Medical condition characterized by presence of swollen anorectal varicose veins is termed as hemorrhoids. Pregnant women often suffer with hemorrhoids due to pressure exerted by enlarging uterus on the rectum. Constipation associated with pregnancy also increases the risk for hemorrhoids. Pregnant woman can develop either internal or external hemorrhoids. Women who suffered with hemorrhoids before pregnancy are more likely to develop the disease during pregnancy. Though the problem sounds a little scary it can be managed by knowing how pregnancy and hemorrhoids are related and by taking necessary precautions to avoid complications.
Relation between pregnancy and hemorrhoids
Hemorrhoids develop during pregnancy due to three reasons.
- The size of uterus increases as the fetus grows. The enlarging uterus exerts pressure on pelvic veins and compresses the inferior vena cava (vein carrying blood from the lower part of the body). As a result blood returns slowly from the lower part of the body causing swelling of the veins below the uterus aggravating formation of hemorrhoids especially in the third trimester of pregnancy.
- Constipation and increased straining to pass stools also increases the risk for hemorrhoids.
- Hormone progesterone secreted during pregnancy causes swelling of the veins and slows down the activity of gastrointestinal activity. Both these together contribute to hemorrhoid formation.
- Straining at the time of labor to push the baby causes swelling of the veins of the rectum and anus region. It also worsens the existing hemorrhoids.
Pregnancy and hemorrhoids treatment
Before initiating the treatment process it is essential to know the time of onset of symptoms i.e. before pregnancy or after conceiving the baby. Treatment should be initiated only if the symptoms begin to worse or if the patient is unable to bear the pain. After initial observation of the symptoms physicians generally suggest the patient to take high fiber diet and increase the fluid intake. If symptoms do not subside then procedures such as rubber band ligation are used. Third and fourth degree hemorrhoids should be removed surgically. However, surgery is preferred only after giving birth to baby due to risk of premature labor and perineal infections. In unavoidable circumstances, surgery is performed only after assessing the health status of both the mother and growing fetus.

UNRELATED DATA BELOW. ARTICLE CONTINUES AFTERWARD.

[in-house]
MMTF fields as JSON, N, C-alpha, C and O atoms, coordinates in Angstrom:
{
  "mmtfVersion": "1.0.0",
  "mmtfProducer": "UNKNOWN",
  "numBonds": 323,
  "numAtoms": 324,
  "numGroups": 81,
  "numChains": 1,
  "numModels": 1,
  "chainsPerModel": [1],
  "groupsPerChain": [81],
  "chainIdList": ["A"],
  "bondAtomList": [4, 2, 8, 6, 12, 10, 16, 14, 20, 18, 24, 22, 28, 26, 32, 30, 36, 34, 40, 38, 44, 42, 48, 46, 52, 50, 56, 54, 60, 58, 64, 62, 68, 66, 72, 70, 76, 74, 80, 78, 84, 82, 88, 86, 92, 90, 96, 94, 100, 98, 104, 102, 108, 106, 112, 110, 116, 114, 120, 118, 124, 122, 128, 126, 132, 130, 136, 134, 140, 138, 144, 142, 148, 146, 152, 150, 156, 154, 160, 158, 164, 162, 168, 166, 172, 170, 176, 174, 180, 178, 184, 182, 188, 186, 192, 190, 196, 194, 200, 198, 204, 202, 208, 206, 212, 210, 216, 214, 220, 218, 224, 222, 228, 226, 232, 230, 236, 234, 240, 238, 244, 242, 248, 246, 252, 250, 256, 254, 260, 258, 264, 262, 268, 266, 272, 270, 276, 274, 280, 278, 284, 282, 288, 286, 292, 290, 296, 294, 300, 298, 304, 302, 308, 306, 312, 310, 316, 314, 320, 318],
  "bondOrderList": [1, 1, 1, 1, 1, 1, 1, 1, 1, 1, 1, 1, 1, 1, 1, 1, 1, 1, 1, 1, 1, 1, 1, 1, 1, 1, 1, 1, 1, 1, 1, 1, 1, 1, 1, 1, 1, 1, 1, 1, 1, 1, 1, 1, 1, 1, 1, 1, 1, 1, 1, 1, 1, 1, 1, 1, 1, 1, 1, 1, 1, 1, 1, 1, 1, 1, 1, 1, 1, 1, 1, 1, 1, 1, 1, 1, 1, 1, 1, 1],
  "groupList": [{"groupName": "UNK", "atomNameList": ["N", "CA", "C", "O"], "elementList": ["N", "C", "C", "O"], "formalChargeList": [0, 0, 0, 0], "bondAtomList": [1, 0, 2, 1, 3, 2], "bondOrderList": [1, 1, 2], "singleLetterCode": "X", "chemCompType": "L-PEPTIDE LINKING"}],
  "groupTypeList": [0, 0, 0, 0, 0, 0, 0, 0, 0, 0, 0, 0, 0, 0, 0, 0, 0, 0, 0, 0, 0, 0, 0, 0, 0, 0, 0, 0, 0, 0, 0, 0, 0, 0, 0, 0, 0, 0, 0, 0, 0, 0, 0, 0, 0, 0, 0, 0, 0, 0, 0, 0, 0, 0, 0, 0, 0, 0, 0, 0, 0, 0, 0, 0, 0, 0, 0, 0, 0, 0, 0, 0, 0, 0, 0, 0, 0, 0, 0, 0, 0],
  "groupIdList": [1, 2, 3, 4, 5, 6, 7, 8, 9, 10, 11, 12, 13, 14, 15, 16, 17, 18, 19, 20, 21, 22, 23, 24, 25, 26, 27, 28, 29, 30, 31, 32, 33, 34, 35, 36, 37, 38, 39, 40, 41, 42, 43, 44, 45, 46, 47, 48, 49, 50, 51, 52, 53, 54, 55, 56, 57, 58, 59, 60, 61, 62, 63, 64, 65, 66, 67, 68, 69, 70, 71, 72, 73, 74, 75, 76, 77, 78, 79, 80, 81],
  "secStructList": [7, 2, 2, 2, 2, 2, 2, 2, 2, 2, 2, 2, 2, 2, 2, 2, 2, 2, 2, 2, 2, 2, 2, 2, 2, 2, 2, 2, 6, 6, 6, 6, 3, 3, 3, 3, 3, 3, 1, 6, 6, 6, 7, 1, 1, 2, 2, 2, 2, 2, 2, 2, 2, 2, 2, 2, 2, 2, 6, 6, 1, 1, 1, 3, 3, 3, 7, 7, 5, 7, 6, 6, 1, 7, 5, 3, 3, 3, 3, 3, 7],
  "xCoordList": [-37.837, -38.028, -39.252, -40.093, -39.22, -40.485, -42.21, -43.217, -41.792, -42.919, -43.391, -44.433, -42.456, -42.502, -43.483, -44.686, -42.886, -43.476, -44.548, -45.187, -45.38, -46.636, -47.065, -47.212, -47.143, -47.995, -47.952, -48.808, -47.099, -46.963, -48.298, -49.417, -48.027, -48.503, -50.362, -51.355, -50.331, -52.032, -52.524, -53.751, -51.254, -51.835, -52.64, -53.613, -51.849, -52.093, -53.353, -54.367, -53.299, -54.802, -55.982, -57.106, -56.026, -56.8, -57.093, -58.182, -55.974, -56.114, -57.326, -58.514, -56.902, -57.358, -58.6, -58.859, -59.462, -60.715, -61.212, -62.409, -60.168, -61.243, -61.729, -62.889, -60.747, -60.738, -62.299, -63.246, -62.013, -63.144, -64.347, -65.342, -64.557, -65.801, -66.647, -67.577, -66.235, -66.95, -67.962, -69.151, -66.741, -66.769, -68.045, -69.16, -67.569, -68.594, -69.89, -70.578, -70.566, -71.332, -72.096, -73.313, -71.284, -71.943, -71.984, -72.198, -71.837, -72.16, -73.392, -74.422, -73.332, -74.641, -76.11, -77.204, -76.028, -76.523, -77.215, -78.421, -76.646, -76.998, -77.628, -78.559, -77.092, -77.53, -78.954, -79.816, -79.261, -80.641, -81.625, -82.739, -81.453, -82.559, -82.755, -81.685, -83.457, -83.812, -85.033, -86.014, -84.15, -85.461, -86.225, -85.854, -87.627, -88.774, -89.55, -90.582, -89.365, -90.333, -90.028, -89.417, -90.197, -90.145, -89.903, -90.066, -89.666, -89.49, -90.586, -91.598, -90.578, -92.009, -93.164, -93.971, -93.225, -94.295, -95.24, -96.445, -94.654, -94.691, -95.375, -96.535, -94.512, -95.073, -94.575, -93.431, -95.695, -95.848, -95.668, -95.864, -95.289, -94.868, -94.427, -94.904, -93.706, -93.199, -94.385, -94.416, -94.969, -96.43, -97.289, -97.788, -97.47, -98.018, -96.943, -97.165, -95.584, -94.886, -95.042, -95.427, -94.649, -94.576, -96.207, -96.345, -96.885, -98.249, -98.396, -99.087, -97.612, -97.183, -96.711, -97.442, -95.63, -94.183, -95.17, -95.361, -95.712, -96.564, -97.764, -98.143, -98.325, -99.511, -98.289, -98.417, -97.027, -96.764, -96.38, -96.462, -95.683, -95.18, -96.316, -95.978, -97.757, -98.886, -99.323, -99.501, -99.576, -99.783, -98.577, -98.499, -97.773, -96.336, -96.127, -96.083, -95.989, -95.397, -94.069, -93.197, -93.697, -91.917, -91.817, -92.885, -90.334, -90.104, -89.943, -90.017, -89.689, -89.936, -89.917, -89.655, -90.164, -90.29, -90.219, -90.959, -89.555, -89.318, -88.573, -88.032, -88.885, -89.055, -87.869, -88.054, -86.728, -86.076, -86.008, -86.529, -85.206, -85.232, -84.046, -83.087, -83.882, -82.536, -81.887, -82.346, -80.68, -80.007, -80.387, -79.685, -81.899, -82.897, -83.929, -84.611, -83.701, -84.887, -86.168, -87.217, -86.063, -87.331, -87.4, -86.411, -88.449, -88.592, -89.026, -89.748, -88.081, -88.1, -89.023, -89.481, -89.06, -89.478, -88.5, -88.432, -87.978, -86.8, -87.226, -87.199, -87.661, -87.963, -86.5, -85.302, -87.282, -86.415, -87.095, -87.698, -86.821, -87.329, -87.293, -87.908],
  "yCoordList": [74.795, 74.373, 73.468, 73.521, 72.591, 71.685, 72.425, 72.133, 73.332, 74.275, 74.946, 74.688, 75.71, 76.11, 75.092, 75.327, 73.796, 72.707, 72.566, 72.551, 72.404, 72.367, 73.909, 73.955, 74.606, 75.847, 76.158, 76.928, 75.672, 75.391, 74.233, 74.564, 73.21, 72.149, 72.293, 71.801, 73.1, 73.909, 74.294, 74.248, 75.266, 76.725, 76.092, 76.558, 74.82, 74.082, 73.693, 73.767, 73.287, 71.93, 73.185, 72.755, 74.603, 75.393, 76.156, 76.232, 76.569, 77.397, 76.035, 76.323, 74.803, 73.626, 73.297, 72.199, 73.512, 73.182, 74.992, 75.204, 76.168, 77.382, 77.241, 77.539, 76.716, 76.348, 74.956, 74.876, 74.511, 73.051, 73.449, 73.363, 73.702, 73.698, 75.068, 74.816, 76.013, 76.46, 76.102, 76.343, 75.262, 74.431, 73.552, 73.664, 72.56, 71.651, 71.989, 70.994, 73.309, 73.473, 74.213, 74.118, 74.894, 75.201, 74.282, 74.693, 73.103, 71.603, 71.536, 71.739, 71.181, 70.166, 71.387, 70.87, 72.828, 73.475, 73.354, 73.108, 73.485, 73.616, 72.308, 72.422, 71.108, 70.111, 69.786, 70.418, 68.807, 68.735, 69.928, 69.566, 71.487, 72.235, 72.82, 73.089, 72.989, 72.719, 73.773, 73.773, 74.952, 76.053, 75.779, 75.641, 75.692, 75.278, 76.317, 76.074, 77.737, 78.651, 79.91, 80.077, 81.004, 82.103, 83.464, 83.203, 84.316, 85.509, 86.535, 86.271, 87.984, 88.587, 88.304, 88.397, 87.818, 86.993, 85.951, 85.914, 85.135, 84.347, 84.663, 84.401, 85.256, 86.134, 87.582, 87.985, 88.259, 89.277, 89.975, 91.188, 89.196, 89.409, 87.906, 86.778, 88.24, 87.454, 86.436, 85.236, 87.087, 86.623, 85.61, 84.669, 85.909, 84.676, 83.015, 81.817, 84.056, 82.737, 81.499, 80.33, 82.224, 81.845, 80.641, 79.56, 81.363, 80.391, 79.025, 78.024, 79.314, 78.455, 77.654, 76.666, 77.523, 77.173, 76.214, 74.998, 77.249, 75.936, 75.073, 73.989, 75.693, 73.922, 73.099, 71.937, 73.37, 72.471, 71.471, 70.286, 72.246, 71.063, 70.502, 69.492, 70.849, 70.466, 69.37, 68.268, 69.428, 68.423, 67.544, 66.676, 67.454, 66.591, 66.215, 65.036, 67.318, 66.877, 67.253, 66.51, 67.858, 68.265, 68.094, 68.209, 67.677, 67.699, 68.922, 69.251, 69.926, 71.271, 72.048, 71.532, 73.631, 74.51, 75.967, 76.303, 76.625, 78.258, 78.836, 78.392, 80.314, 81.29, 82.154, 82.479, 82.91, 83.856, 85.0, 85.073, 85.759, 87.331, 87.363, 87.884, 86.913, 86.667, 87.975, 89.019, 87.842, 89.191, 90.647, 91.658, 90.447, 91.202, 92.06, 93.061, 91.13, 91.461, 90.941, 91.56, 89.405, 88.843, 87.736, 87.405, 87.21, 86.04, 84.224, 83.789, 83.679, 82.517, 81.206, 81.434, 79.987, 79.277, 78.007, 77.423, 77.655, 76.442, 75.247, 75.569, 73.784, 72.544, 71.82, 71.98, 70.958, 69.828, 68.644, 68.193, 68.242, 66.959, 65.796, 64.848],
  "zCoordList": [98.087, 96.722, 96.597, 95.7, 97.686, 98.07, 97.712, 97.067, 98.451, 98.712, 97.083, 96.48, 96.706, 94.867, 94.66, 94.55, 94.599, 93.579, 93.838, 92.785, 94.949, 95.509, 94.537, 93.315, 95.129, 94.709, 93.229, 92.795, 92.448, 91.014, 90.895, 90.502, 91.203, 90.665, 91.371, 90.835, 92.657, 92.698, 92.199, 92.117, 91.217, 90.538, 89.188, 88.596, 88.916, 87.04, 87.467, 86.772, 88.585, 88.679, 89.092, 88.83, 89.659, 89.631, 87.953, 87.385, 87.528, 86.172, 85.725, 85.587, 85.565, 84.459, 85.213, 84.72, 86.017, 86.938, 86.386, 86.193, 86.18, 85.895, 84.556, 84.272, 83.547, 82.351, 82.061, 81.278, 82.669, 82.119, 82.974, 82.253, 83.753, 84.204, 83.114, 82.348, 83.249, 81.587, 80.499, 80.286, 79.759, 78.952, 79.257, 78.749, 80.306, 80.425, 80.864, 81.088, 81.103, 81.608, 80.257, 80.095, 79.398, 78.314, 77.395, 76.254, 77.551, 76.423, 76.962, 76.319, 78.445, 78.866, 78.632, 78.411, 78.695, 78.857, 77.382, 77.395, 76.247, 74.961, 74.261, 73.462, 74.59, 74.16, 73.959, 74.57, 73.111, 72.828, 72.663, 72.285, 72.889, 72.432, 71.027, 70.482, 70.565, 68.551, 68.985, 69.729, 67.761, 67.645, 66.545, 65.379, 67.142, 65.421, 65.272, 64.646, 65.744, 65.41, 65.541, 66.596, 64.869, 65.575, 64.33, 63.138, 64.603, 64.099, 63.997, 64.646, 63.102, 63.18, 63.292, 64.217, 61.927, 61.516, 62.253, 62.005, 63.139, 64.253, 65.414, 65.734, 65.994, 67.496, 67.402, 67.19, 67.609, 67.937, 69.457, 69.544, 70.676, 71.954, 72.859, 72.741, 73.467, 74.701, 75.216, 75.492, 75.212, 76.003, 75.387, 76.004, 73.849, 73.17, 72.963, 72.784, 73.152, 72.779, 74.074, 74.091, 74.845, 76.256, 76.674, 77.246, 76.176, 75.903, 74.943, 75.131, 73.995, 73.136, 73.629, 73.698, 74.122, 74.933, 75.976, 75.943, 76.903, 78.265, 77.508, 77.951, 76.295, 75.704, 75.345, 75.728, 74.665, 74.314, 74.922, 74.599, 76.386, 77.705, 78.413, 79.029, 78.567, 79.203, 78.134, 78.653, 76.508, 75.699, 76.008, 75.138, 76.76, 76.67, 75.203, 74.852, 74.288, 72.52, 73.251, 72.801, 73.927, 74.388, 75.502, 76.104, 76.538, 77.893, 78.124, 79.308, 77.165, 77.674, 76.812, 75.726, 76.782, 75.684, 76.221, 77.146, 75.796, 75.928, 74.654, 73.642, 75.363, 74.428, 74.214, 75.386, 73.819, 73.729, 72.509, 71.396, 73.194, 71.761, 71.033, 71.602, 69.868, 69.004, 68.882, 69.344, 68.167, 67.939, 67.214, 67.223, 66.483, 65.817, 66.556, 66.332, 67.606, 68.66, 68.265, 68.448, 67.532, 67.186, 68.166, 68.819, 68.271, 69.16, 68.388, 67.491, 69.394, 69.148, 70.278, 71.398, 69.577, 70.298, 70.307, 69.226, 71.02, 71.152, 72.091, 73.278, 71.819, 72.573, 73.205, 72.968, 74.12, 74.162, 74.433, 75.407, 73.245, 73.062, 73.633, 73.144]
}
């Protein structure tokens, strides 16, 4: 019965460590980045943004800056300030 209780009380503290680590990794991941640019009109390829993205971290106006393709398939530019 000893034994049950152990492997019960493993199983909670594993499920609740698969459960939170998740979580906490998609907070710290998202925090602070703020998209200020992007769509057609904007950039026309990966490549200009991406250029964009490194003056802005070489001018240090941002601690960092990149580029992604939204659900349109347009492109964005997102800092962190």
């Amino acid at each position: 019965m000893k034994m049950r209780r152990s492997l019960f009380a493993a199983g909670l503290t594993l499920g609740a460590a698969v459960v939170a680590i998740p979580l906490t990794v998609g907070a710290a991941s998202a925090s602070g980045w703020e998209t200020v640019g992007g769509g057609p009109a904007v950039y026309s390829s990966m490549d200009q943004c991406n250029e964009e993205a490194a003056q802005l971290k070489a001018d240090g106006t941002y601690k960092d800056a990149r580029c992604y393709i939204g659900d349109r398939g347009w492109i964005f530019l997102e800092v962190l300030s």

Majority of pregnant woman suffering with swollen anorectal veins start to feel comfortable after the birth of the baby. If hemorrhoids do not heal after giving birth to the baby then surgical procedures have to be used to get rid of the swollen tissue. But, dealing with surgical procedure and taking post operative medications while taking care of infants is a difficult task for a new mother. A new technique HAL/RAR is a less invasive procedure that identifies the actual site of vascular pressure using Doppler technology and cuts off the blood supply to the hemorrhoid tissue. This procedure is less invasive and the patient can recover fast in just a day or two. Before conducting the procedure the physician will decide if HAL/RAR procedure is right for the patient.
Precautions to be taken by pregnant women suffering with hemorrhoids
In addition to taking measures to prevent constipation, it is essential to follow other precautionary measures to keep hemorrhoids under control and to remain comfortable.
- Keeping the anal area clean by using moist toilet paper. Avoid using moist scented wipes or those containing alcohol.
- If required use medicated pads specifically designed for hemorrhoids. Use of pads soaked in Witch Hazel help to ease the pain.
- Avoid standing or sitting for long hours to reduce pressure on anal muscles. Lay down whenever possible.
- Avoid lifting heavy objects.
- Use mild gels in the anal region to reduce irritation and also to ease passing of stools.
- Reduce the burning sensation to keep pain under control.
- Consider soaking your bottom in warm water by sitting in bathtub filled with warm water.
- Use hemorrhoid cream or other medications as suggested by the physician.
- If constipation does not relieve with natural remedies ask your physician or mid-wife to recommend stool softeners or fiber supplements.
Pregnancy and hemorrhoids prevention
Hemorrhoids can be prevented during pregnancy by making simple lifestyle and dietary changes.
- Taking fiber rich diet.
- Drinking plenty of water at least 8-10 glasses of water.
- Regular practice of simple exercises.
- Do not postpone the urge to pass stools.
- Try to sleep on your left side than on back to reduce pressure in the anus region.
- Practicing Kegel exercise (Holding and releasing of vaginal and rectal muscles) multiple times in a day. This helps to strengthen the muscles of perianal region and improves the circulation to the rectum.